Beyond that, some of the story doesn't really make sense. For example, the Onslow and Truro Companies supposedly were able to dig down to 90 feet before the pit flooded to 33 feet and couldn't be bailed out. I can't figure out any way that this could have happened. If it flooded so slowly via the sea that they never noticed it slowly seeping in, it could have been bailed. If it naturally flooded too quickly to be bailed it would have been impossible to dig to 90 feet. I also have a hard time imagining how you could dig that deep below the water table in soft earth on a small island without water seeping in in the first place.

    Personally I think that the natural sinkhole theory is the most likely explanation, and there never will be anything in the money pit apart from the things chucked into it by previous expeditions (and maybe a nice bottle or two from the decades that it sat open and flooded).

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    I still haven't watched the finale , its on tonight but doesn't start till 10pm and goes till 12 pm and I'm already way too tired after being out all day so not going to watch it till it runs again on Monday at 7pm

    the whole story is very interesting , if they actually find anything or not ? who knows , they have spent a crazy amount of money and really need to find something to justify another season of digging there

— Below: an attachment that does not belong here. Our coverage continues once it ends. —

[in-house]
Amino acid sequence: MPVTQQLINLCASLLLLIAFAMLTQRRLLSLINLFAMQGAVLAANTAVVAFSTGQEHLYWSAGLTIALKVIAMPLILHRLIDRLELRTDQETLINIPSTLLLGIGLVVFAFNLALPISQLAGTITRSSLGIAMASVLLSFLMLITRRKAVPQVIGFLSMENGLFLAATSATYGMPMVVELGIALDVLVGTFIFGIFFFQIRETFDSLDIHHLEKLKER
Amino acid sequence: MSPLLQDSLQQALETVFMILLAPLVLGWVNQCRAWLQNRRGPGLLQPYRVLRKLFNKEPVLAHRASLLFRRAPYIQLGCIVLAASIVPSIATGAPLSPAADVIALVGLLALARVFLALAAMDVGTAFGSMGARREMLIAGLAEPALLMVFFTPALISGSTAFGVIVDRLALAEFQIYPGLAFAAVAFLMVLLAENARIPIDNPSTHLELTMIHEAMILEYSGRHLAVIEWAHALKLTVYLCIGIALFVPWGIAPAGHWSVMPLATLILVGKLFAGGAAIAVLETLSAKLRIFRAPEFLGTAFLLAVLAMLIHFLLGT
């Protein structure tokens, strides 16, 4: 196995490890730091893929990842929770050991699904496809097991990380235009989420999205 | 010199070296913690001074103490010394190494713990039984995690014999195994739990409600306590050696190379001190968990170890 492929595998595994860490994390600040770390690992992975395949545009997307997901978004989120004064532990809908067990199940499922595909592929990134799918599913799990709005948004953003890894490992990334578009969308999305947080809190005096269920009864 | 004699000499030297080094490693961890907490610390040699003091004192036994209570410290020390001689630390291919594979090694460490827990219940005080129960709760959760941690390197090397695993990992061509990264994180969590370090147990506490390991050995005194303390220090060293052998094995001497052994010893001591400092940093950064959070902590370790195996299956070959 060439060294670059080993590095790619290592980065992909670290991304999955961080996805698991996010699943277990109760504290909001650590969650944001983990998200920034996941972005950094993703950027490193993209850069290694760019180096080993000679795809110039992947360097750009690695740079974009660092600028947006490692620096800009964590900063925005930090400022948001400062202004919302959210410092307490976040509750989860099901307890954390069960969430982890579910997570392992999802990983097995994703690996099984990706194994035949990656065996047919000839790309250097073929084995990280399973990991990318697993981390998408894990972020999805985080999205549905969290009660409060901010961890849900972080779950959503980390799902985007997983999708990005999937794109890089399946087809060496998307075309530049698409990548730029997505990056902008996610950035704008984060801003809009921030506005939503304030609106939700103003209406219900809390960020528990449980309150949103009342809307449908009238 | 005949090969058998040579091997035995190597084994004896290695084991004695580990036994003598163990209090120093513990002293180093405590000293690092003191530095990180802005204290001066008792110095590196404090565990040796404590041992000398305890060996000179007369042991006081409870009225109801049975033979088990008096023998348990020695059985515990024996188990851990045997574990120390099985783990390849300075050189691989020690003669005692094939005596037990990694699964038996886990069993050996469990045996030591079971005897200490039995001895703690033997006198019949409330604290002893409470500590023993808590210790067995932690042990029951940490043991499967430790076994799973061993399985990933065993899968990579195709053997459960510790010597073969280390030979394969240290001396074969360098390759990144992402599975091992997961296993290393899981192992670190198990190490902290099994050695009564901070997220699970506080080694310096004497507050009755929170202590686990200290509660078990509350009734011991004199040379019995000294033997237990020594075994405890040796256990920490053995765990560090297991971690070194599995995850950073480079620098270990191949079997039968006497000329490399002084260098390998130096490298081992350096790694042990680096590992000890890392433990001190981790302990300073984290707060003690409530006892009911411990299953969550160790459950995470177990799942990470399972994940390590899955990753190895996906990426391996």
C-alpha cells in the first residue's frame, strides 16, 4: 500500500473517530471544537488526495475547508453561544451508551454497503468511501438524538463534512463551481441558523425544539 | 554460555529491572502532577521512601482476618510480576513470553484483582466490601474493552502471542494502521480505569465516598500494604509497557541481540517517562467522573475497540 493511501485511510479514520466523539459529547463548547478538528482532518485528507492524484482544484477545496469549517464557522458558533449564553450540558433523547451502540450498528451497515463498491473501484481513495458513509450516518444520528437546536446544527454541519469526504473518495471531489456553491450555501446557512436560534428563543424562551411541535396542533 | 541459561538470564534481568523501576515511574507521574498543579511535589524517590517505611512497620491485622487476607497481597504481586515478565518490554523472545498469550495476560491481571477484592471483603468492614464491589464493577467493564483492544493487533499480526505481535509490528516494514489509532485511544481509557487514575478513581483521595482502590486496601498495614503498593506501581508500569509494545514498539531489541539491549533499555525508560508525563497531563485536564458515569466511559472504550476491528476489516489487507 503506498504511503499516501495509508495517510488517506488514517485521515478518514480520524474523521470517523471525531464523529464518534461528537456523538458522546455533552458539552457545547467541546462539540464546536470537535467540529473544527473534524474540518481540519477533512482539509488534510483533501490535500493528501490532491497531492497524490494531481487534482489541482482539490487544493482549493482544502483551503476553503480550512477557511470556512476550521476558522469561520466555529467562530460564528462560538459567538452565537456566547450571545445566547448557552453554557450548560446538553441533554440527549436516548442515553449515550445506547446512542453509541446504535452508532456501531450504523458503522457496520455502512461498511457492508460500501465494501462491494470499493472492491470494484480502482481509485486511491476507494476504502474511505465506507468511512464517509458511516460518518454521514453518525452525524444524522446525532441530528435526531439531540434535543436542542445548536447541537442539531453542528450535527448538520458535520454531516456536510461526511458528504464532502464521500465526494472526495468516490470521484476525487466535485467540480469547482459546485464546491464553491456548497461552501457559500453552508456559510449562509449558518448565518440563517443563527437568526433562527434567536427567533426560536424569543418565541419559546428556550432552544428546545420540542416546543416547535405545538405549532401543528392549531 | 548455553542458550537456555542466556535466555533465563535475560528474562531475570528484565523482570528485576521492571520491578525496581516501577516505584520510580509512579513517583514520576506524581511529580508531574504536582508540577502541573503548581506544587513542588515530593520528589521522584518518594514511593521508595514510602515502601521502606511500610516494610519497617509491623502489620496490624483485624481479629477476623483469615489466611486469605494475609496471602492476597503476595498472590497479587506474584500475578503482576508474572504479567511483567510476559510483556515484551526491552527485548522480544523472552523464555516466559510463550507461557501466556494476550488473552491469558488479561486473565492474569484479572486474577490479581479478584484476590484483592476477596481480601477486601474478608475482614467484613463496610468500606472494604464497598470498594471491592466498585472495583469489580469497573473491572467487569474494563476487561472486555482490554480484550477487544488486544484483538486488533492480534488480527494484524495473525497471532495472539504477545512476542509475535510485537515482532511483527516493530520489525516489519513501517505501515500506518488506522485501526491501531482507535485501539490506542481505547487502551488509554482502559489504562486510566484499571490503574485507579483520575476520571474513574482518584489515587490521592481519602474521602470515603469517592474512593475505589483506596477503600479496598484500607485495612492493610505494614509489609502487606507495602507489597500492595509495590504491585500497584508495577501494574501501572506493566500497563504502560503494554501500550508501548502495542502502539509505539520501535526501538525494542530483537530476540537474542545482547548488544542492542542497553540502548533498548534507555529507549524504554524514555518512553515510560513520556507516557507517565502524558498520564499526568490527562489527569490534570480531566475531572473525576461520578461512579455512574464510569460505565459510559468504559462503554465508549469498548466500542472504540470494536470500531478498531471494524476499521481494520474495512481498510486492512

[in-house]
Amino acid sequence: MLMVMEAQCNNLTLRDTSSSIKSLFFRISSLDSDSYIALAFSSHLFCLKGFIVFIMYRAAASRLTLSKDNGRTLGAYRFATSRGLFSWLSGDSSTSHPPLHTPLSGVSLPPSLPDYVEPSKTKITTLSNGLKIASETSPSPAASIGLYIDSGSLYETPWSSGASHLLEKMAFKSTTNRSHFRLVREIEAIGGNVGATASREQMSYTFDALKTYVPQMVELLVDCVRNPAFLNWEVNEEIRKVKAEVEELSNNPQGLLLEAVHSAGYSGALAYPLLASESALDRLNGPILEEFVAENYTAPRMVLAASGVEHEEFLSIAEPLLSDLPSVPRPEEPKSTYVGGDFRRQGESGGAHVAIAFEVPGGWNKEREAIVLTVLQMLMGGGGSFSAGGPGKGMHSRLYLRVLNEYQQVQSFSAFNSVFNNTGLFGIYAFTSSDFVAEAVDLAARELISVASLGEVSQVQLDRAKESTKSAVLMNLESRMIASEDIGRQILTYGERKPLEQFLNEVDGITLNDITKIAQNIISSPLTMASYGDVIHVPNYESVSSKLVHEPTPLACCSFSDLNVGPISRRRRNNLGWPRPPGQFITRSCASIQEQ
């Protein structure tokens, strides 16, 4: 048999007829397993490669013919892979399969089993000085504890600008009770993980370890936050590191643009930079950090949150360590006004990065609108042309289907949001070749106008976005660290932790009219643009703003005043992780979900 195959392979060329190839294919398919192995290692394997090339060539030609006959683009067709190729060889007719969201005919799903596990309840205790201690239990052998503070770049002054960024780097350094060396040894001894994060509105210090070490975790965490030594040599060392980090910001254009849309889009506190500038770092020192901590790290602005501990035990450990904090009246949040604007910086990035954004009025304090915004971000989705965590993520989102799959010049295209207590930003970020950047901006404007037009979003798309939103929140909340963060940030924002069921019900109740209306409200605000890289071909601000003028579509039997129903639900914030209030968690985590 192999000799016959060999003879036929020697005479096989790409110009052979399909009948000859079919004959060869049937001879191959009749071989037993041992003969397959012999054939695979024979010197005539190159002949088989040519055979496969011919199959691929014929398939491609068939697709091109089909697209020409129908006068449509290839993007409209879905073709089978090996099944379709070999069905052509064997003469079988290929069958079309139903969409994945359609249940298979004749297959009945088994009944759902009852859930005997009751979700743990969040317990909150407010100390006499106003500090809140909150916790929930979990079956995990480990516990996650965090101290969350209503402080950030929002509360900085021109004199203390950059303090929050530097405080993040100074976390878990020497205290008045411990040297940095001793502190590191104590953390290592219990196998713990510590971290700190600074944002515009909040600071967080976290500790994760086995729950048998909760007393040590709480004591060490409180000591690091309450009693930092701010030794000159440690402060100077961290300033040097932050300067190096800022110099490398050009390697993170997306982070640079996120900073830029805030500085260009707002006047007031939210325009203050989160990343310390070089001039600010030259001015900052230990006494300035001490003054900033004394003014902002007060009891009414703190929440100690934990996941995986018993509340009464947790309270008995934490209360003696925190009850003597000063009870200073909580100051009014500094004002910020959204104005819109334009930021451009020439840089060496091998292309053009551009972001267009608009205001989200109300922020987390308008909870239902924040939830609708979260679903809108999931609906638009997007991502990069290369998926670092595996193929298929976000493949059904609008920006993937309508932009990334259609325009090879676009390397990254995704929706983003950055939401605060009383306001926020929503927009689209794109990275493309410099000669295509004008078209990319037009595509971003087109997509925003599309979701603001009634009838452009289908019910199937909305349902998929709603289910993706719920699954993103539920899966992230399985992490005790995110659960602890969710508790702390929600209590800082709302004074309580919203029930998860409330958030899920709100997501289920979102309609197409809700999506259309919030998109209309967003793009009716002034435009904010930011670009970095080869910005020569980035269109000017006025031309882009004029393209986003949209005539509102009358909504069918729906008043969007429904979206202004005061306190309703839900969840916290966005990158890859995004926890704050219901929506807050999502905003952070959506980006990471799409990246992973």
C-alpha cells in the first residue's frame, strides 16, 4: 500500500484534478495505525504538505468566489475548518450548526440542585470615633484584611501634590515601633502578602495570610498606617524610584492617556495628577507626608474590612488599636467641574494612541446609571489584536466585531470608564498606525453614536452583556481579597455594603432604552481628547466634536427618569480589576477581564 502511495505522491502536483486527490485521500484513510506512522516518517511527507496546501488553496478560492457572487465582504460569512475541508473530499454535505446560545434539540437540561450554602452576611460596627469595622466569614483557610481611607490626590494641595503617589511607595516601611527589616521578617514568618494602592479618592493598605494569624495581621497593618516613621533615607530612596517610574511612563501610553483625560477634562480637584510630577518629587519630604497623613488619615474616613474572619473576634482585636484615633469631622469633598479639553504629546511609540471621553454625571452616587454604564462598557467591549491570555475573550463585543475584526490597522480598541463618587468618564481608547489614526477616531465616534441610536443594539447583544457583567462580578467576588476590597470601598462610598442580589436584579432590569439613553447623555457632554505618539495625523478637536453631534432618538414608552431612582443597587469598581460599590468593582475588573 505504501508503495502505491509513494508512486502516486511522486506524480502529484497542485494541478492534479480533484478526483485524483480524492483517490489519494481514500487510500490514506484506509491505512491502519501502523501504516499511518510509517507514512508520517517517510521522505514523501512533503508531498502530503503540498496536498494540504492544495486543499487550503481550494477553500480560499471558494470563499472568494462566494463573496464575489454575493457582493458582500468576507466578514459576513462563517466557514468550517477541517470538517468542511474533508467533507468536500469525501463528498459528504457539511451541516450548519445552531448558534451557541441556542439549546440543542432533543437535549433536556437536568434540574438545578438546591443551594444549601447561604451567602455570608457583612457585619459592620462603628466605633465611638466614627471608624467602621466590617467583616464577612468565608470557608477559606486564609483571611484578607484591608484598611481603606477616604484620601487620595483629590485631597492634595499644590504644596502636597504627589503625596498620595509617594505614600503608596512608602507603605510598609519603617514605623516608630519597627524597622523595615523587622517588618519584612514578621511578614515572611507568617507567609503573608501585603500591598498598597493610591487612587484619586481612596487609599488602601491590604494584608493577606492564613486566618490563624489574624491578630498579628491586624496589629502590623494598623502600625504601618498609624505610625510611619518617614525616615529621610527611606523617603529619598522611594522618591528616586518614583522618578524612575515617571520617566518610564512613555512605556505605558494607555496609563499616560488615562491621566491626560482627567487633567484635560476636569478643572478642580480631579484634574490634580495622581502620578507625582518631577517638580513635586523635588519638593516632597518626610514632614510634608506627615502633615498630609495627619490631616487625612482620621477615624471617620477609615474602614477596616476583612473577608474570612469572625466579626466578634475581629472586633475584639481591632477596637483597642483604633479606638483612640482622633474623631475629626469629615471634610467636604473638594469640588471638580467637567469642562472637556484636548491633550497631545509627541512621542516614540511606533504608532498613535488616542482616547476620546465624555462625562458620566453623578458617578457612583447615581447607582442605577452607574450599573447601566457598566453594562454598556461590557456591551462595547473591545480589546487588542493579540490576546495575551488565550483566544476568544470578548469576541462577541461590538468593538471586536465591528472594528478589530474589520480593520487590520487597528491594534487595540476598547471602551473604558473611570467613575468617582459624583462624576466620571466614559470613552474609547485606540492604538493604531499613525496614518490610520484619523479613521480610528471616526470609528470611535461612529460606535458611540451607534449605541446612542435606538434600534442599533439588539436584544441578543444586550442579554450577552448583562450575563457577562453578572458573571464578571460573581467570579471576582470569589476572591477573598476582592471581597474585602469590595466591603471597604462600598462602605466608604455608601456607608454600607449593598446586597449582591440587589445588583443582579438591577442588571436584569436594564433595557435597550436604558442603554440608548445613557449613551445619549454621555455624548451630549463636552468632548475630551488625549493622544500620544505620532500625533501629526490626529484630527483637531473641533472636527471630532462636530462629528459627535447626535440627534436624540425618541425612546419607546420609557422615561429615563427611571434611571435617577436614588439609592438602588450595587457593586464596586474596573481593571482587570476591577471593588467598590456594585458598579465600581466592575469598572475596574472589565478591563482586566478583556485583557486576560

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    after finally watching the 2 hour finale , not sure what to make of it , really didn't find anything stunning . although they seemed to find evidence of something odd being at the bottom of the money pit , all the metal and possible chest piece , didn't make sense being there unless there was some reason for it being put there

    there seemed to be a lot of evidence of either Spanish or british military presence on the island ,
    which is hard to deny based on all the evidence , such as ship spike and Spanish and british coins

    also at end , seemed to indicate there is 1 more episode left this season and some tests were done on the metal and more research as to its exact age , so see what that says

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    Senior Member Bottle Master hemihampton's Avatar
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    The bent metal piece was said to be possibly part of the Treasure Chest. After the thin wood rots away the only thing left would be the metal peices that held it together. And whatever was inside it? Mystery continues. LEON.

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    Quote Originally Posted by hemihampton View Post
    The bent metal piece was said to be possibly part of the Treasure Chest. After the thin wood rots away the only thing left would be the metal peices that held it together. And whatever was inside it? Mystery continues. LEON.
    what surprised me after watching that episode is that they didn't send a camera or imaging device down the hole ? wouldn't that be the most logical way to see what is down there ? at least then they'd have a better idea what they found ?

    it seems odd to simply be using that digging thing blinding not knowing if they hit a good area or not , if they had hit a chest , it could of been damaging it

    either way it seems like there in the right area to at least find some answers as to who built this thing and possibly what they were hiding